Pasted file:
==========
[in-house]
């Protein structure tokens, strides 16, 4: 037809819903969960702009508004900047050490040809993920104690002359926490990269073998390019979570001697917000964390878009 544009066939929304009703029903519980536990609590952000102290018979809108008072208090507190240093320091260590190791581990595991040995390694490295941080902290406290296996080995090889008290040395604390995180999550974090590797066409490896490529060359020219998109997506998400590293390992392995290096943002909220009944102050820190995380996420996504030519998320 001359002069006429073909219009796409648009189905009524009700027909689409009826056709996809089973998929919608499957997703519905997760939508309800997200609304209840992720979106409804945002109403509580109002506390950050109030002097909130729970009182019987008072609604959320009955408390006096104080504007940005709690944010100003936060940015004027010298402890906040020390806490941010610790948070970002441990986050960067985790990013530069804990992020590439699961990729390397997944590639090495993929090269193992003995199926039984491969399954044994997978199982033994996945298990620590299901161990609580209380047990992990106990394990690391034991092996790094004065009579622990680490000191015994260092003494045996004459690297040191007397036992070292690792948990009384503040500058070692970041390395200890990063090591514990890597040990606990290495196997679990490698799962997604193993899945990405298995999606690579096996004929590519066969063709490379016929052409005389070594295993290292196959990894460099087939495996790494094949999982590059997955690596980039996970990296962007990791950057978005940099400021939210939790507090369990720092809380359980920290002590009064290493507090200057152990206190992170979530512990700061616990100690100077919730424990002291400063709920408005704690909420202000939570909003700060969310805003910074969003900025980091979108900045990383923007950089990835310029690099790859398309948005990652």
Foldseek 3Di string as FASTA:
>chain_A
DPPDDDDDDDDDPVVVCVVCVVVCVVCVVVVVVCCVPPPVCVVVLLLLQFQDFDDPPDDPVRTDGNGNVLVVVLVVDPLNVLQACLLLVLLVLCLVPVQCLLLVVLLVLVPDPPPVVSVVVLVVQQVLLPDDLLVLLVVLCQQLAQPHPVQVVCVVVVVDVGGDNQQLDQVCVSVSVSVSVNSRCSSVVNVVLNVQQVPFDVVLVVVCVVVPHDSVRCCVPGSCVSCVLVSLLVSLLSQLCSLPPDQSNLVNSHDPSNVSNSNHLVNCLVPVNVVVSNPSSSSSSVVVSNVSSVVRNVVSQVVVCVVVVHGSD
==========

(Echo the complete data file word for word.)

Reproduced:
[in-house]
């Protein structure tokens, strides 16, 4: 037809819903969960702009508004900047050490040809993920104690002359926490990269073998390019979570001697917000964390878009 544009066939929304009703029903519980536990609590952000102290018979809108008072208090507190240093320091260590190791581990595991040995390694490295941080902290406290296996080995090889008290040395604390995180999550974090590797066409490896490529060359020219998109997506998400590293390992392995290096943002909220009944102050820190995380996420996504030519998320 001359002069006429073909219009796409648009189905009524009700027909689409009826056709996809089973998929919608499957997703519905997760939508309800997200609304209840992720979106409804945002109403509580109002506390950050109030002097909130729970009182019987008072609604959320009955408390006096104080504007940005709690944010100003936060940015004027010298402890906040020390806490941010610790948070970002441990986050960067985790990013530069804990992020590439699961990729390397997944590639090495993929090269193992003995199926039984491969399954044994997978199982033994996945298990620590299901161990609580209380047990992990106990394990690391034991092996790094004065009579622990680490000191015994260092003494045996004459690297040191007397036992070292690792948990009384503040500058070692970041390395200890990063090591514990890597040990606990290495196997679990490698799962997604193993899945990405298995999606690579096996004929590519066969063709490379016929052409005389070594295993290292196959990894460099087939495996790494094949999982590059997955690596980039996970990296962007990791950057978005940099400021939210939790507090369990720092809380359980920290002590009064290493507090200057152990206190992170979530512990700061616990100690100077919730424990002291400063709920408005704690909420202000939570909003700060969310805003910074969003900025980091979108900045990383923007950089990835310029690099790859398309948005990652």
Foldseek 3Di string as FASTA:
>chain_A
DPPDDDDDDDDDPVVVCVVCVVVCVVCVVVVVVCCVPPPVCVVVLLLLQFQDFDDPPDDPVRTDGNGNVLVVVLVVDPLNVLQACLLLVLLVLCLVPVQCLLLVVLLVLVPDPPPVVSVVVLVVQQVLLPDDLLVLLVVLCQQLAQPHPVQVVCVVVVVDVGGDNQQLDQVCVSVSVSVSVNSRCSSVVNVVLNVQQVPFDVVLVVVCVVVPHDSVRCCVPGSCVSCVLVSLLVSLLSQLCSLPPDQSNLVNSHDPSNVSNSNHLVNCLVPVNVVVSNPSSSSSSVVVSNVSSVVRNVVSQVVVCVVVVHGSD